• Germany's news in English
 
app_header_v3

Irish irate as Bundestag sees budget first

The Local · 18 Nov 2011, 10:39

Published: 18 Nov 2011 10:39 GMT+01:00

The sensitive plans, including a two-percent increase in the top value added tax (VAT) and a €100 house-hold tax, were sent by the German finance ministry – along with a letter of intent from the Irish Finance Minister – to the Bundestag budgetary committee.

This provoked outrage in Ireland, and denials from Irish Prime Minister Enda Kenny that he had given the information to the Germans.

Irish opposition parties said if reports were true that the document was seen in the German parliament, it would represent a "staggering breach of faith" which suggested Germany was "now pulling the strings," the Irish Times daily newspaper reported.

"Let me confirm something to you, the cabinet have made no decision in regard to the budget. It is on December 6," Kenny said.

"I'm not going to comment on speculative (reports) or comment about decisions that have not been taken by the government at all."

Kenny, who met with German Chancellor Angela Merkel on Wednesday, added he had "no idea" how the document ended up in the Bundestag.

But the Irish Times, which has seen the document, said giving the information to the Bundestag was in line with German guidelines for participation in the European Financial Stability Facility (EFSF) – the German budgetary committee has to approve proposals to increase income and reduce spending before each bailout tranche can be released.

“What’s happened is the federal government meeting its legal information to inform the Bundestag about the EFSF,” one committee member told the Irish Times.

“This is widely known and seems unproblematic from our perspective. This is the day-to-day reality of a programme country.”

In November 2010, Ireland was forced to seek an €85 billion rescue package from the EU and the International Monetary Fund to deal with massive debt and deficit problems.

"We need to know whether the Irish government has revealed the detail of its budget plans to the German budget committee," he added, according to the Irish Times.

Story continues below…

Ireland's 2012 budget next month will involve €3.8 billion in spending cuts and tax hikes aimed at cutting the public deficit to 8.6 percent of Gross Domestic Product.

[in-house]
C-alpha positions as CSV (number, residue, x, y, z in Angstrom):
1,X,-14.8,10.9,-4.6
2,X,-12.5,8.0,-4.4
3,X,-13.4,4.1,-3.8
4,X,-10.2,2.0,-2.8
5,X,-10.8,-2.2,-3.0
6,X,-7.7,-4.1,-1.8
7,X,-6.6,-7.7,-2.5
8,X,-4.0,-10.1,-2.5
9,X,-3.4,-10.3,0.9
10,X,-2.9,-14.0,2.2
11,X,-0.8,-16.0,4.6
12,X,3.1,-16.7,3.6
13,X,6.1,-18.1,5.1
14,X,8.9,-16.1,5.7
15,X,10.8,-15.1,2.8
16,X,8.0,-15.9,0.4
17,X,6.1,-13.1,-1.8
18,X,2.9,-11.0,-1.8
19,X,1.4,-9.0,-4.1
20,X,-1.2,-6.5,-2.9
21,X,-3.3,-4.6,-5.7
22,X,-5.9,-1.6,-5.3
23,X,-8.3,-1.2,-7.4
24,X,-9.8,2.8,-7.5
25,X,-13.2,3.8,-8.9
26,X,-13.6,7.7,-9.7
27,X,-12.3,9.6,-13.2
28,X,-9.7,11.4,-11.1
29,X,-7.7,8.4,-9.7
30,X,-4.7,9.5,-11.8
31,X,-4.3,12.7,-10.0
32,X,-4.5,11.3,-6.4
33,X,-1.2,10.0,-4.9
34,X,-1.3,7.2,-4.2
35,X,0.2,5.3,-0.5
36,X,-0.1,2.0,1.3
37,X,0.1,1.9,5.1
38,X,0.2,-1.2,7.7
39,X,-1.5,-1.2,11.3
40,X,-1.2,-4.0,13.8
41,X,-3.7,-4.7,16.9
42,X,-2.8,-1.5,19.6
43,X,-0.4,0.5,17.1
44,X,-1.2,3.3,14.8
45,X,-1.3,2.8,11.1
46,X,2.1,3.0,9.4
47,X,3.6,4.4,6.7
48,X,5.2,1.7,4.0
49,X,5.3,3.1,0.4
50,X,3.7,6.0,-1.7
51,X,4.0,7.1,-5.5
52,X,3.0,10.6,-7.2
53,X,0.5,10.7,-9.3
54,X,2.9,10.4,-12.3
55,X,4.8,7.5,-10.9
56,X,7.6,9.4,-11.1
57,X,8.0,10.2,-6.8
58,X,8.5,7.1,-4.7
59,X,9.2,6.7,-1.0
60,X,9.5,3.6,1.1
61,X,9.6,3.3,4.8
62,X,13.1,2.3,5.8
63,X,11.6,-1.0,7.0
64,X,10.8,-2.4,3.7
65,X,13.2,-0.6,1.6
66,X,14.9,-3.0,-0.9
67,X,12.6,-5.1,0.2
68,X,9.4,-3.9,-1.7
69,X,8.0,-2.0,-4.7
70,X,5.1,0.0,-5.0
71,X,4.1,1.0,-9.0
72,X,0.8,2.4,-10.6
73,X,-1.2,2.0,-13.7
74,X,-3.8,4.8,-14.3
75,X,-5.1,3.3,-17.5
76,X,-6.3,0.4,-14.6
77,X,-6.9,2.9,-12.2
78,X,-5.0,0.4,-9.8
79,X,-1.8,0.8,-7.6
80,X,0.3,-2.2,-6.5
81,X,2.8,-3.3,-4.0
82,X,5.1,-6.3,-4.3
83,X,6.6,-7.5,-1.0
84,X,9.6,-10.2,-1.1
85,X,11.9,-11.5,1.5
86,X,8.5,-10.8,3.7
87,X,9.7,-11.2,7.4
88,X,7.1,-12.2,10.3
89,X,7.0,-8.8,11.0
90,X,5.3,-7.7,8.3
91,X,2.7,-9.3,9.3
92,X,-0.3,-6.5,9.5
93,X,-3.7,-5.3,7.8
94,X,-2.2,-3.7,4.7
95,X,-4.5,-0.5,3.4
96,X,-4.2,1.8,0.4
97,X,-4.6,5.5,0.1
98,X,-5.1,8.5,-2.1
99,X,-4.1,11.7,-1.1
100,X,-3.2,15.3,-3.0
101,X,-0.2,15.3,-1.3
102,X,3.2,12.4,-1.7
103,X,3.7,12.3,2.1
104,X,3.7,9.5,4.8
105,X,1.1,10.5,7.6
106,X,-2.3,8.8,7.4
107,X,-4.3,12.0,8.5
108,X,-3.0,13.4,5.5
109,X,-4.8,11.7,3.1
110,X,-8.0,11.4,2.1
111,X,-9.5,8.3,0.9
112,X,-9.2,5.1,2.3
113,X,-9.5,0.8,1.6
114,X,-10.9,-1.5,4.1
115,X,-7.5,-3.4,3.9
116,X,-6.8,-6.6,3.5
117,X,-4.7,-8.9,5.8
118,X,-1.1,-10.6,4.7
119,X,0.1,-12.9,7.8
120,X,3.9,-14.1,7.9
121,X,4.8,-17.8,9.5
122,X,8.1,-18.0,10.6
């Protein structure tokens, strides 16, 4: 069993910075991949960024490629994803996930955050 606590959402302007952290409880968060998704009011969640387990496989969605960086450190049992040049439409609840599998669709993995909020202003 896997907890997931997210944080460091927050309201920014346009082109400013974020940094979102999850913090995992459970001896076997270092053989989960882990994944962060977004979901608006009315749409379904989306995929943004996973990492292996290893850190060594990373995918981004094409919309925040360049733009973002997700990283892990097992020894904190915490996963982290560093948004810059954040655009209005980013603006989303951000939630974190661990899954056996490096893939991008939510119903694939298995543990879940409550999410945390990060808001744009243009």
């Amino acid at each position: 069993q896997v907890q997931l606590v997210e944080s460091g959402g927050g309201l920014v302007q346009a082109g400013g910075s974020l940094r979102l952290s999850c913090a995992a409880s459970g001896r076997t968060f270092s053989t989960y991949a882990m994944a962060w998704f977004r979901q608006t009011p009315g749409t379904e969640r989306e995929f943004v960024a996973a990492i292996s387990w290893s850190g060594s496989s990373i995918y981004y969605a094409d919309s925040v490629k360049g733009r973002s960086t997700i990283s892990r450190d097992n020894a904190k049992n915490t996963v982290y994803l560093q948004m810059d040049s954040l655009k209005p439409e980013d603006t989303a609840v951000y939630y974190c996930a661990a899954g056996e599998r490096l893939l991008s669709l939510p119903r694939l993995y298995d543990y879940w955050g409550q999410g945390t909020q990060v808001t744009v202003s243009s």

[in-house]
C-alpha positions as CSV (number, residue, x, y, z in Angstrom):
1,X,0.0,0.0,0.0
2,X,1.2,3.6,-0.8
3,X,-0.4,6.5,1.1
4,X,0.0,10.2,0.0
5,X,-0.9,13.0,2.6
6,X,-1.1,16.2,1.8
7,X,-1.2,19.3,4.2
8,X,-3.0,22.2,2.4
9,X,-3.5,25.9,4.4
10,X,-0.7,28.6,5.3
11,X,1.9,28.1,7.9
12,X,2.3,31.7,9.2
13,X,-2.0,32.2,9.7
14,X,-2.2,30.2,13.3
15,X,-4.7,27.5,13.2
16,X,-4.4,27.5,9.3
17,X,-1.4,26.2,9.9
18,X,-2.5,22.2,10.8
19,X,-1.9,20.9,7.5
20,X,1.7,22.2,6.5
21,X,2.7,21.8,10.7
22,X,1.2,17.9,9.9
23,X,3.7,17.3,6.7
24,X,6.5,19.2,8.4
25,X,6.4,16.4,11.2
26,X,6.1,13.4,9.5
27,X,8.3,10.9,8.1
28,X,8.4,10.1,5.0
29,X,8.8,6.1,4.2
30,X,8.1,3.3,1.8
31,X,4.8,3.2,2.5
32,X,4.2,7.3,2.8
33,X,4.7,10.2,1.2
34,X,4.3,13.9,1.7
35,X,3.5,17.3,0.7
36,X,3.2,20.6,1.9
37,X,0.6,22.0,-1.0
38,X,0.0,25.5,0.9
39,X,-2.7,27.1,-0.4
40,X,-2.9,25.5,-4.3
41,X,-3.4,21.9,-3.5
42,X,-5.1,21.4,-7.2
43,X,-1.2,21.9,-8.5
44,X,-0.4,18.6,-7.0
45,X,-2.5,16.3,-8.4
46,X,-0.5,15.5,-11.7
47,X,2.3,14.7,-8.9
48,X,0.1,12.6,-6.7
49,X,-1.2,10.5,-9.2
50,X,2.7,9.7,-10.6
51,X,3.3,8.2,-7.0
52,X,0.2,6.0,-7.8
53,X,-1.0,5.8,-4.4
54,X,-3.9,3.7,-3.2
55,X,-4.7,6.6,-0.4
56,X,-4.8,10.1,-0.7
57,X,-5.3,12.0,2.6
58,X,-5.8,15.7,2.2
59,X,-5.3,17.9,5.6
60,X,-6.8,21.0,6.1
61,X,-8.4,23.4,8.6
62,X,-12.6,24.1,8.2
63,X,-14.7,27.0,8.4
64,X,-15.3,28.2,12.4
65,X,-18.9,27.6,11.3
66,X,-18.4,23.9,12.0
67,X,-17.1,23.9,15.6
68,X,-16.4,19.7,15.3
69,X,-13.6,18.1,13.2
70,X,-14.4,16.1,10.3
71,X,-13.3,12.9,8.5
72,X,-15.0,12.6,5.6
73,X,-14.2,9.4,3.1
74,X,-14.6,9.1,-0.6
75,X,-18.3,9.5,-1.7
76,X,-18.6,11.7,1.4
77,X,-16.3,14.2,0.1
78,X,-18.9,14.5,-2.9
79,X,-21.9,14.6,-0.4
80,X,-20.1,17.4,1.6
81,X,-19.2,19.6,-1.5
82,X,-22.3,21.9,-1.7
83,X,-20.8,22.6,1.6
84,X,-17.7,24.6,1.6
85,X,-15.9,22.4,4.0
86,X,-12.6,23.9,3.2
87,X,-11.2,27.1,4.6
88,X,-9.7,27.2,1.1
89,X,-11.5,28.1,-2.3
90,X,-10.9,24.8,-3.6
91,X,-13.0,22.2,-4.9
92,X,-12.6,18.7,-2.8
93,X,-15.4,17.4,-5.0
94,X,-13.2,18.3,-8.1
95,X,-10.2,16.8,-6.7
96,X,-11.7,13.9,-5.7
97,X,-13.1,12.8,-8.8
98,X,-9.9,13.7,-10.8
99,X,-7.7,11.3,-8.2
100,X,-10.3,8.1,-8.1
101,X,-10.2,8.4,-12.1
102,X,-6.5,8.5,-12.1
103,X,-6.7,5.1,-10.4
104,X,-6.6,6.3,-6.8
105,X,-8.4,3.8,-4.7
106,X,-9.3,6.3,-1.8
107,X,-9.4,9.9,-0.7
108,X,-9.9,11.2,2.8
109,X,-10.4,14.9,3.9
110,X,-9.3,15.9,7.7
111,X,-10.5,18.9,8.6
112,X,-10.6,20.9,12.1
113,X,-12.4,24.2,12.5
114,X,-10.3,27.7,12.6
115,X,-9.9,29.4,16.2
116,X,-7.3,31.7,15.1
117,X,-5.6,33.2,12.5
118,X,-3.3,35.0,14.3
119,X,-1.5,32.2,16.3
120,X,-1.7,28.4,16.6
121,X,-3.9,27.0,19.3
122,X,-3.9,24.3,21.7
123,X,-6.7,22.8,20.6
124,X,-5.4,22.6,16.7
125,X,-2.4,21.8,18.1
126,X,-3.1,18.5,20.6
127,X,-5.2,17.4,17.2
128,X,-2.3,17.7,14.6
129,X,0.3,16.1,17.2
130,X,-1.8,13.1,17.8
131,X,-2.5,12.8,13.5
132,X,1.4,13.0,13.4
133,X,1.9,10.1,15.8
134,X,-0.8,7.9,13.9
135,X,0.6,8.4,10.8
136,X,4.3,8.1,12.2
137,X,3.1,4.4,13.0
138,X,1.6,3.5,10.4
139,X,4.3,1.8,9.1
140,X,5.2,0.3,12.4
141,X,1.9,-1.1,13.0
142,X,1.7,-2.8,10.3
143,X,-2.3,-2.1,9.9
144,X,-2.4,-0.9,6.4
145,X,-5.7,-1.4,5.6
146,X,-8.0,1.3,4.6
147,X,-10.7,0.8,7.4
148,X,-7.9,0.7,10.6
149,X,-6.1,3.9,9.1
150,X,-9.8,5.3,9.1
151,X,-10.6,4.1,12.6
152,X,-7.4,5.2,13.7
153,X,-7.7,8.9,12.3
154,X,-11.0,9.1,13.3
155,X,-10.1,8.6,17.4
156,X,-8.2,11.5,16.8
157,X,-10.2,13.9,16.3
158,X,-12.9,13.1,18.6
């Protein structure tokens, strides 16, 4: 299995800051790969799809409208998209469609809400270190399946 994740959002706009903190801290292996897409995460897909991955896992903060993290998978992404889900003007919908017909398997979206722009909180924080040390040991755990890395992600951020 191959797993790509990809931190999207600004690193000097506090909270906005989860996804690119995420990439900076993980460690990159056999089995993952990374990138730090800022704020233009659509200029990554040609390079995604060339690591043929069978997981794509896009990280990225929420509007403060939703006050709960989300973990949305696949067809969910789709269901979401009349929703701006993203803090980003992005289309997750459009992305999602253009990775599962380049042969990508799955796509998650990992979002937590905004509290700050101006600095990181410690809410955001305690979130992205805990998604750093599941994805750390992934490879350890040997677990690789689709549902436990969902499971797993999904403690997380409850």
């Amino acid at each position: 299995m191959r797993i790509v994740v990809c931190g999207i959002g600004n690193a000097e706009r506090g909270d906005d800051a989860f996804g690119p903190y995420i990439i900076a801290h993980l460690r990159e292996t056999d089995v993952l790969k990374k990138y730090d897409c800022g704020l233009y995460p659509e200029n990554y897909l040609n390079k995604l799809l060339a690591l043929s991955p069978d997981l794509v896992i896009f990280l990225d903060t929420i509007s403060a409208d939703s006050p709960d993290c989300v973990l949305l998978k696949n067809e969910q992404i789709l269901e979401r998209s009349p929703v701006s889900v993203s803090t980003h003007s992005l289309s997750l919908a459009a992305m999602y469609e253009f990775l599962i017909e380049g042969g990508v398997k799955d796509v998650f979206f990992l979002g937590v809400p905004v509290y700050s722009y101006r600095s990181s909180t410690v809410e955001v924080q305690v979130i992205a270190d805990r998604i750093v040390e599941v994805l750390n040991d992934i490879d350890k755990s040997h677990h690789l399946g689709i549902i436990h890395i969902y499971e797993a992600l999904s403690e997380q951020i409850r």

AFP/The Local/hc

The Local (news@thelocal.de)

Your comments about this article

16:26 November 18, 2011 by jg.
"Let me confirm something to you, the cabinet have made no decision in regard to the budget. It is on December 6," Kenny said.

Yeah - they'll need some time to translate the budget document from German before the Irish cabinet can read it and vote on it... :-)
18:15 November 18, 2011 by Englishted
Remember Ireland ,you had the chance to change things but after some bribes you changed your vote second time,here is what you reap.
00:55 November 19, 2011 by rjones857
recompense freastal ar -Irish version
07:18 November 19, 2011 by gorongoza
Beggars can not be choosers , the Irish must not forget this.

If you have to depend on somebody for survival you automatically and effectively become a subject to that person. Sovereignity exists no more,as simple as that.

We pay very high tax here in Germany and the Bundstag have a duty to safeguard our money - by making sure those who have borrowed toe the line.

Tough luck for you Irish Volks.
10:34 November 19, 2011 by Navigator_B
Gorongoza, yes the Bundstag have a duty to safeguard your money but they're about ten years too late doing that. They did not intervene at all during the time that the banks and their investors appeared to be making huge profits from lending to foreign governments and property speculators. Now that the bubble has burst, they respond by squeezing as much as possible out of the poorest weakest people and getting the German people to effectively guarantee any sovereign debt that cannot be repaid, instead of letting the banks get wiped out as would happen in a true free market.

The Irish and Greeks and others did not borrow money directly from the German people or the German government, at least not until recently when they were forced to borrow to safeguard the loans from the banks.